When Emile Heskey left Liverpool last summer he did so with epithets like ' Anfield flop' and 'Merseysidemisfit' ringing in his ears. When he left England's Euro 2004 party the criticism was a lot less restrained.
But Birmingham City manager Steve Bruce saw enough in the powerful striker to part with the £6.25 million it took to bring him to St Andrew's and when the 27-year-old returns to the international fold later today, it will look like money well spent.
After a slow start to his Birmingham career Heskey has been in resurgent form recently, defying the debilitating effects of a nagging injury, to re-establish himself as one of the best leaders of the forward line in the country.
His last outing in the royal blue, in Sunday's 2-0 win over Aston Villa, was typically dynamic and was enough to convince England manager Sven-G^ran Eriksson that his rehabilitation was complete.
" Heskey deserves his chance," said Eriksson last night. "He has been playing very well recently and scoring goals.
"If he is in good form he is always a useful player to have around because of how he is built and when he is showing a good fighting spirit he is always and handful."
It is a theme that the men who used to fear him as an opponent but now fawn on him as a team-mate are happy to develop.
Birmingham left- back Jamie Clapham is the latest to add his voice to the chorus of plaudits that have followed Heskey's goal-scoring performance in the Second City derby at the weekend.
Clapham is aware of Heskey's deficiencies, that he doesn't find the back of the net as often as he should, but is convinced that his qualities more than compensate.
In fact the defender refutes the suggestion that Heskey did not fulfil his potential at Liverpool. "Emile works to his strengths," said Clapham.
"There was no better partner for him at Liverpool than Michael Owen. Emile did all the dirty work but Owen got all the credit.
"Emile's ability is there for all to see. He was maybe fortunate with the goal against Villa but his work-rate, his ability in the air, and his strengths - they are exactly what we need."
Heskey was one of five players - David Beckham, Steven Gerrard, Stewart Downing and Jamie Carragher are the others - who did not join up with the rest of the England squad yesterday having played in Sunday's derby.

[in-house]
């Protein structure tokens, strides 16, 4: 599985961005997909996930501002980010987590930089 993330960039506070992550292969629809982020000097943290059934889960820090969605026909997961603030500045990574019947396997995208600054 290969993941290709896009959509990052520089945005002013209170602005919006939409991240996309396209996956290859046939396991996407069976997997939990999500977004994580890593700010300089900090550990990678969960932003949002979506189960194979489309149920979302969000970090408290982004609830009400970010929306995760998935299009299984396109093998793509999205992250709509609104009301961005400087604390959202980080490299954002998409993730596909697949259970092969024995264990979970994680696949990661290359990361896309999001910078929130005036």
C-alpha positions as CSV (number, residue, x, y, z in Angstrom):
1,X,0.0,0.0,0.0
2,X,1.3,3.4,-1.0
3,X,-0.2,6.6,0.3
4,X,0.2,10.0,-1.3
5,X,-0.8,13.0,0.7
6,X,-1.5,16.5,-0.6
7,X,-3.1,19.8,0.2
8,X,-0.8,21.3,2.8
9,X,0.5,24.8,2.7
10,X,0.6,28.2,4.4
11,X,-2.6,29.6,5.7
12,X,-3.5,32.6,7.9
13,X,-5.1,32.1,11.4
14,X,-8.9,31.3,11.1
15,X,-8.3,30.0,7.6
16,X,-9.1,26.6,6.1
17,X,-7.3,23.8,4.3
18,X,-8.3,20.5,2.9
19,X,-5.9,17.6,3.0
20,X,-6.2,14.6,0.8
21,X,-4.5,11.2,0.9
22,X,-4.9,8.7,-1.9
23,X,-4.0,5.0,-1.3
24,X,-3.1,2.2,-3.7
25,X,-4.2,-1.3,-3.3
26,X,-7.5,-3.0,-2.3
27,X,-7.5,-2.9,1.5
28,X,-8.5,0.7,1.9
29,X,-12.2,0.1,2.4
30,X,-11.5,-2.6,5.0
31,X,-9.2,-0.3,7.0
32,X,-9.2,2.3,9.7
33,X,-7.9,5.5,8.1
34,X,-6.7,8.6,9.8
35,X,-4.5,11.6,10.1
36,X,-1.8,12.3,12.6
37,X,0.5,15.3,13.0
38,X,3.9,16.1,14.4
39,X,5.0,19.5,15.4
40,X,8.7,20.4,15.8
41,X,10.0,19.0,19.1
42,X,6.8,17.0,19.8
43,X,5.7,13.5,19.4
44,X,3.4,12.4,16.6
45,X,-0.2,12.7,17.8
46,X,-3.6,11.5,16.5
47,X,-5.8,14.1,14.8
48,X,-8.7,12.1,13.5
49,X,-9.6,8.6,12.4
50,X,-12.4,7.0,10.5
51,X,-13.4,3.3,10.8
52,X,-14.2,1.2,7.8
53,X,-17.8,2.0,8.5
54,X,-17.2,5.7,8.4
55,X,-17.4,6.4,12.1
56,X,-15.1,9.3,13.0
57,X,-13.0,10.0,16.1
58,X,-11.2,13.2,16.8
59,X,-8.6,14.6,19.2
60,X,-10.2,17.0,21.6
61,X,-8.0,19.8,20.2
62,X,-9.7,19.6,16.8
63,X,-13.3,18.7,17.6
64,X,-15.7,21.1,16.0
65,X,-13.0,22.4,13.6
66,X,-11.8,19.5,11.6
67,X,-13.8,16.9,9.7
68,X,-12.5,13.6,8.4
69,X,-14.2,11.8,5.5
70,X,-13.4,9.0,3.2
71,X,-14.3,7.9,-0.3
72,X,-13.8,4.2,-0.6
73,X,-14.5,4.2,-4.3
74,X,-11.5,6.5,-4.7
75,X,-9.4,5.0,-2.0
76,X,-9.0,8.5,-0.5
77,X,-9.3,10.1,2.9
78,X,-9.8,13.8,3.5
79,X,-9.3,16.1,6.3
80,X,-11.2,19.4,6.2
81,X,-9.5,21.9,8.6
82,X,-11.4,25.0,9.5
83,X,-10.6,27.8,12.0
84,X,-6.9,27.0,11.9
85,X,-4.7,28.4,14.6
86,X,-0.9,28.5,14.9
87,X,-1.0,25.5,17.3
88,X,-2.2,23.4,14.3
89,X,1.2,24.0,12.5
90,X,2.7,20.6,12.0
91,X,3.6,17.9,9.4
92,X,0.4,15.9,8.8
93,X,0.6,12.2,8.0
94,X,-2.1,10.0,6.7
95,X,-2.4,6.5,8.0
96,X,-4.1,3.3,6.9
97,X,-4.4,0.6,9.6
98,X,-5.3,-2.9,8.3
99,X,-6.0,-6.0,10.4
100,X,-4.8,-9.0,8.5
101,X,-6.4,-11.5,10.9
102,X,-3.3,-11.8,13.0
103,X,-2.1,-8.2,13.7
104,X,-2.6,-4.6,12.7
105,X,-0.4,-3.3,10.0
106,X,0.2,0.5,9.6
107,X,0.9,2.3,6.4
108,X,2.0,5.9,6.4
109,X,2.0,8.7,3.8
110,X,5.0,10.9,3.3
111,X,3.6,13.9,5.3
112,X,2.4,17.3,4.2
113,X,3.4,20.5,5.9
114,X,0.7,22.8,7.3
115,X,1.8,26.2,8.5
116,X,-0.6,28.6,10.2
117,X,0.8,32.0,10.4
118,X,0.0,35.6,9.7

Former Blues striker Andrew Johnson, who was given his international debut on the right wing in last month's dire 0-0 draw with Holland, had to drop out last night after failing to shake off a foot injury.
Johnson missed yesterday's training session and, after being assessed by England's medical staff, it was decided he should return to Crystal Palace to recuperate.
"It is good to have Heskey as well because we have lost Andrew Johnson," said Eriksson.
"He [Johnson] is better taking treatment at home. We were aware of it. We were told he would be able to train on probably Thursday or Friday but after the scan we decided it was a risk we did not want to take."
With Johnson out of the picture that leaves Heskey as one of four strikers jostling for what could be as many as three starting roles.
During England's last World Cup match at Old Trafford, October's 2-0 win over Wales, Eriksson opted to play Jermain Defoe, Wayne Rooney and Owen up front in a three-pronged attack.
Owen and Rooney are certainties to start and, formation permitting, that could leave the Swede choosing between the Birmingham man's physicality and Defoe's ability in front of goal.
If Heskey does play it will be his first appearance in an England shirt since his illfated introduction as a substitute in the Euro 2004 group match with France.
The big striker came on with 14 minutes remaining and with his side leading 1-0. His only contribution of note was to give away the foul from which Zinedine Zidane equalised before Zidane converted a last-minute penalty to steal a victory.